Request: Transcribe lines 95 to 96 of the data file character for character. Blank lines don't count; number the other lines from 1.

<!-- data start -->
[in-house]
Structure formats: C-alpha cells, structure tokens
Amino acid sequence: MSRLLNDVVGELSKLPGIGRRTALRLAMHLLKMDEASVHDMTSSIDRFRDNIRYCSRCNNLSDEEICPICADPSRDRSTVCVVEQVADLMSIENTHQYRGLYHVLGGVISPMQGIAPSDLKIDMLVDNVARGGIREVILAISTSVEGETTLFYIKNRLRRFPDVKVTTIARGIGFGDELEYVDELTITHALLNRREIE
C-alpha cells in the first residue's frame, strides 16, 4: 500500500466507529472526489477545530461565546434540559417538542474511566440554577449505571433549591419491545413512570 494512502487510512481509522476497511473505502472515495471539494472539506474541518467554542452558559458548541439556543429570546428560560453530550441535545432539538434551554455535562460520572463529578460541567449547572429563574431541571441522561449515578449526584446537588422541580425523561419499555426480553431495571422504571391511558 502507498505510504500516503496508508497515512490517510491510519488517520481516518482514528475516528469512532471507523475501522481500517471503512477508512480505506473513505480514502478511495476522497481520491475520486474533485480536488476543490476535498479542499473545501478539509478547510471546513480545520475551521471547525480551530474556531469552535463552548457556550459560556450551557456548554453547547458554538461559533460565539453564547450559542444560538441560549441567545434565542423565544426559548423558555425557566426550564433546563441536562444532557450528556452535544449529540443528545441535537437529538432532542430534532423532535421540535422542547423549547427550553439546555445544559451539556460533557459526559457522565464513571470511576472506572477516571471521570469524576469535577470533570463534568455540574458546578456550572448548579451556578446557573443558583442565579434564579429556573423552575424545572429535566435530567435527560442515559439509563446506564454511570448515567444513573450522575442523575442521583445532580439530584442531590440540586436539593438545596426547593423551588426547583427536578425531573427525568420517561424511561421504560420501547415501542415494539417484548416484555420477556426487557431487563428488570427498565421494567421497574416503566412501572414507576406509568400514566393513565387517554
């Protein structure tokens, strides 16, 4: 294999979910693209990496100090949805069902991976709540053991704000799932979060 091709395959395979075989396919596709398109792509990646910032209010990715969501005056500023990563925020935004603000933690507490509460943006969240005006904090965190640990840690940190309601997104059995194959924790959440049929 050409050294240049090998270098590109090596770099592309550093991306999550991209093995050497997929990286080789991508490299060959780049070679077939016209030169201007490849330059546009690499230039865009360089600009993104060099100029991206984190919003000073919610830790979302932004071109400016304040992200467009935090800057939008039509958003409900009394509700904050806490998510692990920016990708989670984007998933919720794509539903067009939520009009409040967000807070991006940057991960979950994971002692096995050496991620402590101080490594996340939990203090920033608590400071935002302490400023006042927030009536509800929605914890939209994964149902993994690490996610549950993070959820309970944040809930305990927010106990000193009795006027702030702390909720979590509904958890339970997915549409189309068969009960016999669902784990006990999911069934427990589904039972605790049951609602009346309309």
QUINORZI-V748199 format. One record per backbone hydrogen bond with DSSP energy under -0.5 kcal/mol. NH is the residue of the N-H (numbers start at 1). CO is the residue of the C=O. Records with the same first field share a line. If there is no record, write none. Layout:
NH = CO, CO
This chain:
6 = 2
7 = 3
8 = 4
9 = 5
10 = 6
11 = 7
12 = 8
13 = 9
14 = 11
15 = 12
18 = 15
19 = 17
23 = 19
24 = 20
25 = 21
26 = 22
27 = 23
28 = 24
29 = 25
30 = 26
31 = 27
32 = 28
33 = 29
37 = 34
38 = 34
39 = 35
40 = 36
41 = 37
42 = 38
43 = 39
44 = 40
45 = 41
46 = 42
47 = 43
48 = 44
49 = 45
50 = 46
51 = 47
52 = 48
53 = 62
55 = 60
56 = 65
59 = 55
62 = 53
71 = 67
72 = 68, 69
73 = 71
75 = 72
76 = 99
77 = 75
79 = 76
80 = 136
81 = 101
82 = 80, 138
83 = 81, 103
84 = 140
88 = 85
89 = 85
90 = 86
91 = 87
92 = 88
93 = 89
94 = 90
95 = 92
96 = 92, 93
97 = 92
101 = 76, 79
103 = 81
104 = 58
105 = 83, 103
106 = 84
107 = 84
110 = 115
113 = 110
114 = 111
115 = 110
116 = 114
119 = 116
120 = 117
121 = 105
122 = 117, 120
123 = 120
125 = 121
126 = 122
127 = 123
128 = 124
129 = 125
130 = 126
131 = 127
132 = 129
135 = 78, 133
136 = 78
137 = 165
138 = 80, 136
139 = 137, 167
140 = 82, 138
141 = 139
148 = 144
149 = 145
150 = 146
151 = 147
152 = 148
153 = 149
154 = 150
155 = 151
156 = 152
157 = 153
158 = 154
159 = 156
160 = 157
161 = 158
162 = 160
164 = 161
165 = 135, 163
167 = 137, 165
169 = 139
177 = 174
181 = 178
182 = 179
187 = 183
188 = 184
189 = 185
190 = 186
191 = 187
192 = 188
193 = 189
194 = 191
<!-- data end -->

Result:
129 = 125
130 = 126